Viewpoint: Strategy shift for smooth Afghan transition

 
Afghan man Ahmad watching pigeons fly in Kabul, 3 October 2012 A more visionary approach could help bring a peaceful outcome in Afghanistan

As Nato forces prepare to exit Afghanistan in 2014, the relevant players need to change tactics to ensure a peaceful future for the country, writes Ahmed Rashid.

Around the world and even in Afghanistan, there is an epic level of despondency and despair about the country's future, as US and Nato forces prepare to leave by 2014.

Pundits and politicians, as well as think-tanks and military officers have been full of doom and gloom. They predict continuing civil war, ethnic strife and the fragmentation of the Afghan army. They also see hordes of hungry Afghans streaming across borders, the unrest spreading to Pakistan and Central Asia.

Afghans themselves are voting with their feet. The wealthy are buying apartments in Dubai and government ministers are moving their families out.

Such analyses and fears are very similar to what happened in 1989 before the Soviet troops departed.

I was one of few journalists who at the time dismissed the US CIA assessment that the Afghan communist regime would last just three weeks.

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There is no rocket science involved - all these issues have been talked about and discussed for years in countless forums what is needed now is implementation”

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Then too there were predictions about civil war, the army fragmenting, the break-up of the country and ethnic bloodshed.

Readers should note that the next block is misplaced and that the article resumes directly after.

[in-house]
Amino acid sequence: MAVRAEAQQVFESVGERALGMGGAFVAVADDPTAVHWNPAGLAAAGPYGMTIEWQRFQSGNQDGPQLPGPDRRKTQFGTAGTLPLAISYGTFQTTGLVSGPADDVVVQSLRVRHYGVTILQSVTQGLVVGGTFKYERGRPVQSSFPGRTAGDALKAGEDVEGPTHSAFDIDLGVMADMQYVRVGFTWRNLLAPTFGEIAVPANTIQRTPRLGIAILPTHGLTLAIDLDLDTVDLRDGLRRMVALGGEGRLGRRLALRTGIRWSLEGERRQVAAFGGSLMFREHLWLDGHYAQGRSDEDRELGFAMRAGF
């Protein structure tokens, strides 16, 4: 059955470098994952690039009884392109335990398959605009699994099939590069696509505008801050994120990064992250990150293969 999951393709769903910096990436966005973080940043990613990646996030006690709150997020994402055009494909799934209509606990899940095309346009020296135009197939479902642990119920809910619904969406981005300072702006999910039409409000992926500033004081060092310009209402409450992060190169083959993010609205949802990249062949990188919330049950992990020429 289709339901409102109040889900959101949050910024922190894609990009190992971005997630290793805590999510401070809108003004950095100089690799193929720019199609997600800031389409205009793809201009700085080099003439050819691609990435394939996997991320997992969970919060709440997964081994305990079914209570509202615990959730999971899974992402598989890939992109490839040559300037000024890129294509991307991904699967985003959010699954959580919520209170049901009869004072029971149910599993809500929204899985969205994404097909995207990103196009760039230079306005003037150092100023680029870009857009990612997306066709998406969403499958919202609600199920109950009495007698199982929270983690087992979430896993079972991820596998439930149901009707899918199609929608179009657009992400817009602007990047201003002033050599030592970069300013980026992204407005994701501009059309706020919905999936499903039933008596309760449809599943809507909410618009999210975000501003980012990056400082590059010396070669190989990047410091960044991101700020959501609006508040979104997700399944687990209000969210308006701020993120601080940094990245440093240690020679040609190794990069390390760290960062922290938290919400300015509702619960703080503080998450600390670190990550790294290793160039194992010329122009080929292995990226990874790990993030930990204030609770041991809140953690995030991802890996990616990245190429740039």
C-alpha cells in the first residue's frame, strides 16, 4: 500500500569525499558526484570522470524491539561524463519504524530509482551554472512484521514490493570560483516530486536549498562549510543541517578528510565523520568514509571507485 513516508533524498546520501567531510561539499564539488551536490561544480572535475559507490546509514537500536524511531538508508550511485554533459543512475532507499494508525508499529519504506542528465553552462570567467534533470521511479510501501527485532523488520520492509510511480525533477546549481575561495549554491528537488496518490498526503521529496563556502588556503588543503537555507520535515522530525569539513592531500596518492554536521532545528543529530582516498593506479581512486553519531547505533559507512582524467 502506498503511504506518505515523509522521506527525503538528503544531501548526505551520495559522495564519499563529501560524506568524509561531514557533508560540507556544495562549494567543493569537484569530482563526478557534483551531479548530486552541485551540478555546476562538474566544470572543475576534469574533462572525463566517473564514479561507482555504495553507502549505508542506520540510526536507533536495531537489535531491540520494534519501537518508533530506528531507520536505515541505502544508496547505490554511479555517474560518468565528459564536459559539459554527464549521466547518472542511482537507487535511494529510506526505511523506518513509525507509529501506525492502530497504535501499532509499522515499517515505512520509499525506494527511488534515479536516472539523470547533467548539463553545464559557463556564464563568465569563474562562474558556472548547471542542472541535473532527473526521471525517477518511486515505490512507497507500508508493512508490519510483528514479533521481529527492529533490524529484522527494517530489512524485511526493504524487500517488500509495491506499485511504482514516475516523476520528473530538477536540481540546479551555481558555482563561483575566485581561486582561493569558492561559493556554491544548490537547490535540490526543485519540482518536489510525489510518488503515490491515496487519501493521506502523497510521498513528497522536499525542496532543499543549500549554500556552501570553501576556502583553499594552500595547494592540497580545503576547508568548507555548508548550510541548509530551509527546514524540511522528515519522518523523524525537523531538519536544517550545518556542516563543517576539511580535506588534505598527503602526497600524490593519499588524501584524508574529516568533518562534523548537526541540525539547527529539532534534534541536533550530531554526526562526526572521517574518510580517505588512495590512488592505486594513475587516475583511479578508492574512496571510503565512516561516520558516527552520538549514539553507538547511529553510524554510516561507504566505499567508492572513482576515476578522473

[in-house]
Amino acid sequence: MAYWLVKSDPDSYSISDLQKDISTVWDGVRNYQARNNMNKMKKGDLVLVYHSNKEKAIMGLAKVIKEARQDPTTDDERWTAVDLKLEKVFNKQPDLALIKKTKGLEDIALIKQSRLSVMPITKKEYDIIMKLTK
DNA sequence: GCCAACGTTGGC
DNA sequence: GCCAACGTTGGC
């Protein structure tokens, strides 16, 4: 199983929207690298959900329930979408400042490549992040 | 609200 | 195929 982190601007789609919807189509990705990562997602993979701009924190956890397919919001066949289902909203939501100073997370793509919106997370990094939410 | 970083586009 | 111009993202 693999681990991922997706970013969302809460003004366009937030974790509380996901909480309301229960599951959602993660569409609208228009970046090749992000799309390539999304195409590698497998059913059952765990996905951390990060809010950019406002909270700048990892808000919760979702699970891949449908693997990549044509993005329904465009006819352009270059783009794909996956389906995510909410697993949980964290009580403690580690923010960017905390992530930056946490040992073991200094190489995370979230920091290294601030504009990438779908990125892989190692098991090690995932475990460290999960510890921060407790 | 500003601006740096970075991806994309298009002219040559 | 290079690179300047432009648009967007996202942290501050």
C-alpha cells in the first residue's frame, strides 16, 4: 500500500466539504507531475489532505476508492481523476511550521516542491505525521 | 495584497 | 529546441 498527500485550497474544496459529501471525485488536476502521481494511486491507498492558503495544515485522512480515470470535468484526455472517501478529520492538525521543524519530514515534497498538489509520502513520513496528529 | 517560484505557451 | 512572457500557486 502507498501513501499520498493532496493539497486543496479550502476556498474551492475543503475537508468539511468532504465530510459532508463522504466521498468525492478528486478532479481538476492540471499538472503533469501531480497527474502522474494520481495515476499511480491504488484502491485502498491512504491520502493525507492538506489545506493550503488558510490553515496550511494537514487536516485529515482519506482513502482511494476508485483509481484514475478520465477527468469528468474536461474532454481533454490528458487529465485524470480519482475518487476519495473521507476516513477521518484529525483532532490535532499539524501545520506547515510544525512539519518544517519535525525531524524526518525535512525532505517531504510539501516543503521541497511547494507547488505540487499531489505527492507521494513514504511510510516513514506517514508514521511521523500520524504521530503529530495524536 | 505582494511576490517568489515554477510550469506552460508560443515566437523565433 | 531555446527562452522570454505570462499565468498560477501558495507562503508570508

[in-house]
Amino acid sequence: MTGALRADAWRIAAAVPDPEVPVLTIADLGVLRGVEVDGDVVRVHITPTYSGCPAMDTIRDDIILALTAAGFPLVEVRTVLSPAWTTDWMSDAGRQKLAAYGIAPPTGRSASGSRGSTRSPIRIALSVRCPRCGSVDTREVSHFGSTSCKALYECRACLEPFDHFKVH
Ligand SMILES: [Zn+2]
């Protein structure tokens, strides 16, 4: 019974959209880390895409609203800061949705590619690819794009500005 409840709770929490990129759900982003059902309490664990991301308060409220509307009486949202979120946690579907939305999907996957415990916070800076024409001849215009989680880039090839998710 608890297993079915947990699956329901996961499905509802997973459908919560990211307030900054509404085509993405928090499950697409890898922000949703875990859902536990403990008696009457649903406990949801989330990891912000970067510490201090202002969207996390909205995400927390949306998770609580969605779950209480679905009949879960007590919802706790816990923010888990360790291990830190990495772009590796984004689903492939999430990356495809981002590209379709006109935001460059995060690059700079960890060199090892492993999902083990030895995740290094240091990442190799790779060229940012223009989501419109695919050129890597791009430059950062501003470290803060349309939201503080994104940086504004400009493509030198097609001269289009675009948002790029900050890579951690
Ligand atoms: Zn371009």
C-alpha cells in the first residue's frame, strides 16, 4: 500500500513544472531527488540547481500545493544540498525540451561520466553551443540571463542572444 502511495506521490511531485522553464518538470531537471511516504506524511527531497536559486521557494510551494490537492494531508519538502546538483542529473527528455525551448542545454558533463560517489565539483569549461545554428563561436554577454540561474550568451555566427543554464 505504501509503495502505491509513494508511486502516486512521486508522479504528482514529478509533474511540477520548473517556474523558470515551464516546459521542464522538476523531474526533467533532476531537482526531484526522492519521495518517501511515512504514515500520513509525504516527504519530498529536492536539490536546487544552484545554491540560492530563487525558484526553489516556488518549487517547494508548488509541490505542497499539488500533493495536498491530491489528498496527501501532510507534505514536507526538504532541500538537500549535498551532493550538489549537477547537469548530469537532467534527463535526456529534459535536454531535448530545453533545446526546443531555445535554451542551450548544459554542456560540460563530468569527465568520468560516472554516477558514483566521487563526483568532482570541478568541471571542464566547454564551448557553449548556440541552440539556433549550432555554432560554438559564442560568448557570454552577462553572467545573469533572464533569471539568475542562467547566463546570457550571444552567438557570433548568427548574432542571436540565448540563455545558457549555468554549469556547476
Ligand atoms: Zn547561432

In fact, the communist government lasted three years and only fell apart when its main benefactor, the Soviet Union, collapsed.

Today there are still alternatives to a better future if all the players realise the gravity of the situation and adopt strategies, with the major aim of stabilising Afghanistan and the region rather than cutting corners and concentrating on the military aspects of withdrawal.

Internal rivalries

The most important required change is for Washington to have a more strategic vision than it has shown so far.

Despite this summer's bloody Taliban offensive, I still firmly believe that the Taliban do not want the continuation of the war beyond 2014, nor do they want to seize total power.

Yet the Obama administration, beset by internal rivalries, has refused to prioritise the on-off two-year-long dialogue it has had with the Taliban.

The US military has failed to offer meaningful, confidence-building measures that could reduce the conflict and taper down the violence from both the US and the Taliban side.

The next US president will have 18 months to make talking to the Taliban his number one priority and aiming for a ceasefire with them before 2014.

File photo: Afghan President Hamid Karzai Mr Karzai has work to do before the 2014 presidential elections